Music and Movie Reviews | February 17th, 2020
“Hair Love” Shows Positive Representation of Black Hair And Black Fatherhood
By: Gabrielle Hall
The context of black hair has been a topic of discussion for decades. There have been many negative stereotypes formed about natural black hair, but until “Hair Love” there was little positive representation of natural hair in film, particularly in animation.
“Hair Love” is an animated short film directed by Matthew A. Cherry and Bruce W. Smith and co-produced by Cherry and Karen Rupert Toliver. The film is a mere seven minutes long, but it pulls on the strings of the heart in an instant.
Opening the film, Zuri, a young black girl with her bouncy natural curls browses through YouTube videos on how to style natural hair. The animation goes on to feature her dad Stephen who learns to style his daughter’s hair for the first time which is a task that is normally perceived as a maternal role.
This film becomes even more significant as it comes at a time when schools are cracking down on the expression of black hair.
Recently, DeAndre Arnolds, a black teenager from Texas, was banned from attending his high school graduation for refusing to cut off his locs. In another instance, Alan Maloney, a referee, forced Andrew Johnson, a high school wrestling competitor, to cut off his locs to participate in a wrestling match. To make matters worse, Johnson’s coach cut his dreadlocks off for him before the match in front of other attendees.
These actions are an extension of the negative stereotypes on locs being “dreadful” or unkempt and unprofessional for the workplace. Although, there have been motions put in place to end discrimination of black hair in the workplace.
Erika Johnson, a Voice Performance major, said she believes this animation could become a staple film for the black hair community.
“This is a groundbreaking moment,” Johnson said. “Due to the number of things that are in effect like the CROWN Act…I feel like it’s a momentous moment for our community to be viewed on that level.”
The CROWN Act was a bill sponsored and drafted by California Senator Holly Mitchell. Officially signed into law on July 3, 2019, it was the first legislation passed at the state level to prohibit discrimination based on a person’s hairstyle or texture.
Cherry’s inspiration came from an abundance of viral videos of black fathers with their kids. His decision to feature a black father attempting to do his daughter’s hair is a unique approach to displaying the difference in gender norms.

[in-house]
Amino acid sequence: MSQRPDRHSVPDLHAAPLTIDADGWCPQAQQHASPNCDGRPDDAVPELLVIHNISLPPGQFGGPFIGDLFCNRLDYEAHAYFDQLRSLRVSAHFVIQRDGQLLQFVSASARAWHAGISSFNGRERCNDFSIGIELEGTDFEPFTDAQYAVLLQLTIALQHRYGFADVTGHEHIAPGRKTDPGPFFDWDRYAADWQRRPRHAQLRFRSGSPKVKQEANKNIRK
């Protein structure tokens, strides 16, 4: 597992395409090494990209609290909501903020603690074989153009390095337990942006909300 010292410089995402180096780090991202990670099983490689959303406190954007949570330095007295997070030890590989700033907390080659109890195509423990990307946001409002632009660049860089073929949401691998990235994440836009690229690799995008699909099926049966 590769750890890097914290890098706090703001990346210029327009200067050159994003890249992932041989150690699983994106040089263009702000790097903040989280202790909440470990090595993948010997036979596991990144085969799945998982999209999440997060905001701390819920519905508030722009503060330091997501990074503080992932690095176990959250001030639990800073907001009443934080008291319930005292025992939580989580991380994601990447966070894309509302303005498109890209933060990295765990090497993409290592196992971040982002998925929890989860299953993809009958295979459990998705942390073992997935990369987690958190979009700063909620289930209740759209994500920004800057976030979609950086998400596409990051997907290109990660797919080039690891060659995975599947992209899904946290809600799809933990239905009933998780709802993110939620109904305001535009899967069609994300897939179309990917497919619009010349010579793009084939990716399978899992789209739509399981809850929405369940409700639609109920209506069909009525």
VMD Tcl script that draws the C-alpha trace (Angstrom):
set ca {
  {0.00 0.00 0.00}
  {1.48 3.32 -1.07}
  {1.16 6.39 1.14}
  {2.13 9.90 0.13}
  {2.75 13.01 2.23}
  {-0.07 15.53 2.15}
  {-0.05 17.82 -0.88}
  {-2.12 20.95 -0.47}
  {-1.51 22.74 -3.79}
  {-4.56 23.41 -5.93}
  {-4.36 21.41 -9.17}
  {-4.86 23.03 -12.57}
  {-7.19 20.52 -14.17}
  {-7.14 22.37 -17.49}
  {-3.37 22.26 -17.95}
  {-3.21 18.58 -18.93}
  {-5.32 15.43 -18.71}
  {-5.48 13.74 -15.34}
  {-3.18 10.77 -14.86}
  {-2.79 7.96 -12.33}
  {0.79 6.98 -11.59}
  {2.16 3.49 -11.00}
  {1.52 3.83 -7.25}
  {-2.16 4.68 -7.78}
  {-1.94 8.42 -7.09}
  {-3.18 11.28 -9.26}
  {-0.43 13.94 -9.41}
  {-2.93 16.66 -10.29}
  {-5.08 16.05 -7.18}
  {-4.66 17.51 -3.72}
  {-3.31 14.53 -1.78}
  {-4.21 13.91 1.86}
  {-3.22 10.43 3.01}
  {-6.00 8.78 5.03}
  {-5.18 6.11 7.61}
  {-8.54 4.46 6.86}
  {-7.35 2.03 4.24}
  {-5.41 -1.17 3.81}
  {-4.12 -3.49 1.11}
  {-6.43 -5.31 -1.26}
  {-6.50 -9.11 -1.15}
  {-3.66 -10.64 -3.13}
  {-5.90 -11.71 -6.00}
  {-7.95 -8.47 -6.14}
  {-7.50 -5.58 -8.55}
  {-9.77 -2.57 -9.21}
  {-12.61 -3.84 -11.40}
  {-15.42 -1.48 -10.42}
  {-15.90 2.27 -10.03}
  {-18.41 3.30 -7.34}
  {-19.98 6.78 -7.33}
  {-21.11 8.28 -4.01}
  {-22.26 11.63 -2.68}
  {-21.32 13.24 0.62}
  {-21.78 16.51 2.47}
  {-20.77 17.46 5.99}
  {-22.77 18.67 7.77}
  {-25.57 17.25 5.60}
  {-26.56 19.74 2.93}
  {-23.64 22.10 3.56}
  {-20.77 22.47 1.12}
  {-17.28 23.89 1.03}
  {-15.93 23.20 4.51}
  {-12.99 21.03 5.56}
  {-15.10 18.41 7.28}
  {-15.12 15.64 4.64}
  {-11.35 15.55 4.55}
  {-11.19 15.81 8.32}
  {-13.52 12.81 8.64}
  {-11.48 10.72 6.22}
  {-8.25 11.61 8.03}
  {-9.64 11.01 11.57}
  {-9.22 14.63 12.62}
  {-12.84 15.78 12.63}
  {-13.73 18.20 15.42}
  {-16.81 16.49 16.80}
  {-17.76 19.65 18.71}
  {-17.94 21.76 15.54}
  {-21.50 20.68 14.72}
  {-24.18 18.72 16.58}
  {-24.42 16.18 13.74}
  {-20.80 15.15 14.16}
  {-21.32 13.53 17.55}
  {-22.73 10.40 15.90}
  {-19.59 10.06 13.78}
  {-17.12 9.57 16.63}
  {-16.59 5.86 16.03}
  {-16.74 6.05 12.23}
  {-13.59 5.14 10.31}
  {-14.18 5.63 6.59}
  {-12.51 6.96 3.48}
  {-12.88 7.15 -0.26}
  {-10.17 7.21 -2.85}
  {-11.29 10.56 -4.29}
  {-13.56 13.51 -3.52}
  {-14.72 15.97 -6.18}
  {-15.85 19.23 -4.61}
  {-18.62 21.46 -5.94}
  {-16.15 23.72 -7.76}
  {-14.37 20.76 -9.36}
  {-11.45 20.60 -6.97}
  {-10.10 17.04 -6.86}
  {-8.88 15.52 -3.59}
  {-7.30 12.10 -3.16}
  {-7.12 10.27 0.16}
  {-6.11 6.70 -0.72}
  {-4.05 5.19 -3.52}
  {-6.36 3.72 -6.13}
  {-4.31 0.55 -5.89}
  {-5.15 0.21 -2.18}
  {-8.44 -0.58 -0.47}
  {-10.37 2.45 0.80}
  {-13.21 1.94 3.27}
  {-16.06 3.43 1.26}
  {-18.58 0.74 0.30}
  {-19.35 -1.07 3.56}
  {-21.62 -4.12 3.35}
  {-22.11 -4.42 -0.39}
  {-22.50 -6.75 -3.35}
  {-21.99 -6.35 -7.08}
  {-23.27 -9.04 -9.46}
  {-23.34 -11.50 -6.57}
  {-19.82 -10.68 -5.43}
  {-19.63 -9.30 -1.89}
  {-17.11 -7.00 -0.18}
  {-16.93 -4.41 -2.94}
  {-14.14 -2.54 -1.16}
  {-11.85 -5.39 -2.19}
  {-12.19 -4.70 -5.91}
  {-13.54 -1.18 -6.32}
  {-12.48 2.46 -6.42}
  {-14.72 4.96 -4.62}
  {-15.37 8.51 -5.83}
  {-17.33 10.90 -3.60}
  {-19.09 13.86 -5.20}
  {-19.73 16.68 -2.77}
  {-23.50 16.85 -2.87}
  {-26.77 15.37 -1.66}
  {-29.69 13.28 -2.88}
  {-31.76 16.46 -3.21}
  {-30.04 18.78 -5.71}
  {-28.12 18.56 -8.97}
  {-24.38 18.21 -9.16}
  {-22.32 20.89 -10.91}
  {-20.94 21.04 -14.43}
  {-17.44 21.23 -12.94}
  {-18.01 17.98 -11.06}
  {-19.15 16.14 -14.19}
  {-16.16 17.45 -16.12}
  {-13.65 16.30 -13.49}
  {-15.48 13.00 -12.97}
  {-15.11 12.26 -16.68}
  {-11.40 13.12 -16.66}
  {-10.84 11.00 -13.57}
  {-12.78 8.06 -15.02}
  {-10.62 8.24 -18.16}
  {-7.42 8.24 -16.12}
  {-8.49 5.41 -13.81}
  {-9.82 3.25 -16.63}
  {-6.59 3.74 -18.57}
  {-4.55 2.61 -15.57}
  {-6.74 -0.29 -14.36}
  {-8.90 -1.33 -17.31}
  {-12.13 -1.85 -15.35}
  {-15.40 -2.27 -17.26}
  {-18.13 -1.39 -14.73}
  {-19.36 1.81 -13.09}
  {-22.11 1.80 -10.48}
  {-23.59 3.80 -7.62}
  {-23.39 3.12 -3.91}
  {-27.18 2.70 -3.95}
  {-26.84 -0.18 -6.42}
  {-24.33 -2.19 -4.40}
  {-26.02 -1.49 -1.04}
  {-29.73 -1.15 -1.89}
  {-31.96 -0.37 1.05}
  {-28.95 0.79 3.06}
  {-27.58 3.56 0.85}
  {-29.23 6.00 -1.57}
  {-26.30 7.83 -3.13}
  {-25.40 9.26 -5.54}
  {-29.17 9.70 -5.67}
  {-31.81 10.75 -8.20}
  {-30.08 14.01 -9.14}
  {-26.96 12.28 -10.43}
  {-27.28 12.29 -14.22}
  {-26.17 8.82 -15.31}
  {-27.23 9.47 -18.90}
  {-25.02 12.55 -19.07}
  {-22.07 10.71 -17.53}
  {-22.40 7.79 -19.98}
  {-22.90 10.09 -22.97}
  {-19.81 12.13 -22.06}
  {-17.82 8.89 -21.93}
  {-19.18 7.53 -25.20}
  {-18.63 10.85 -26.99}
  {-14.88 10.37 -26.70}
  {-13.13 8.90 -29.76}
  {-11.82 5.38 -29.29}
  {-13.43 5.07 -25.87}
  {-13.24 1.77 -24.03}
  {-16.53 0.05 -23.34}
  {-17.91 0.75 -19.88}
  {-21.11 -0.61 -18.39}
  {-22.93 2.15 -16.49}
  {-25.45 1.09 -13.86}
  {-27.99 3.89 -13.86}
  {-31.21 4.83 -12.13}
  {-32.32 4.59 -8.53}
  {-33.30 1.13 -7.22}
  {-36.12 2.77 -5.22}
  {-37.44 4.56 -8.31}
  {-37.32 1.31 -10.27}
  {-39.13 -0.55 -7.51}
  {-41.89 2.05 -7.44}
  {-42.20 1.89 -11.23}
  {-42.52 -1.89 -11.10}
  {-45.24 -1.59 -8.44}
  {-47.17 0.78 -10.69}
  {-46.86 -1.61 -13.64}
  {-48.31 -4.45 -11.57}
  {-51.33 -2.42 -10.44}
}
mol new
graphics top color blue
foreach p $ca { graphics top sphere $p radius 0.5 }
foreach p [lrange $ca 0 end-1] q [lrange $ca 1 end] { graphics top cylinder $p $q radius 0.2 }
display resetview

There is an inaccurate perception of black fatherhood that involves black fathers being absent and unproductive in their children’s lives. Contrasting this stereotype, according to research done by the Center for Disease Control and Prevention, the majority of black men live at home with their children. “Hair Love” shows an active father taking on a role that is different from what fathers are seen to do.
Bruce Carter, a father of four little girls, said he enjoyed seeing something positive and relatable to how his life is currently raising the girls on his own.
“It seems like a daunting task at first,” Carter said. “But as black fathers we stick with it, try to get better at it, so we can make sure our women look nice because women take pride in their hair, and it starts at a young age when they’re little girls.”
Carter himself has locs like the father in the video, which makes the short film more personal. He said he takes pride in his locs, which are a part of his identity as a black man.
Since its release, “Hair Love” has grabbed national attention, even winning an Oscar for Best Animated Short Film. In his acceptance speech, Cherry said he wanted to see a more positive representation of black people in animation.
““Hair Love” was born out of wanting to see more representation in animation but also wanting to normalize black hair,” Cherry said. “We have a real chance here to help make hair discrimination illegal through the Crown Act and get it passed as law for all 50 states.”
After California passed the CROWN Act, other states have begun to draft their own legislation of the CROWN Act. Randolph Bracy, a Democratic member of the Florida Senate, proposed a similar bill to the CROWN Act. The Florida Senate Community Affairs Committee passed the bill despite unconstitutional concerns.
Before the film ends, Zuri and Stephen are seen going to visit Zuri’s mother who has lost all her hair. Zuri brings with her a drawing of her and her mom together when they both had their natural hair. This film is not only about black hair but about family, love, strength, and endurance.
“Hair Love” was also published as a book that can be found in stores and online. This film encourages young kids to embrace their hair. It also grants visibility to fathers who have been felt neglected or unseen. The animation opens people’s minds to the importance of representation in media, black fatherhood, and natural hair.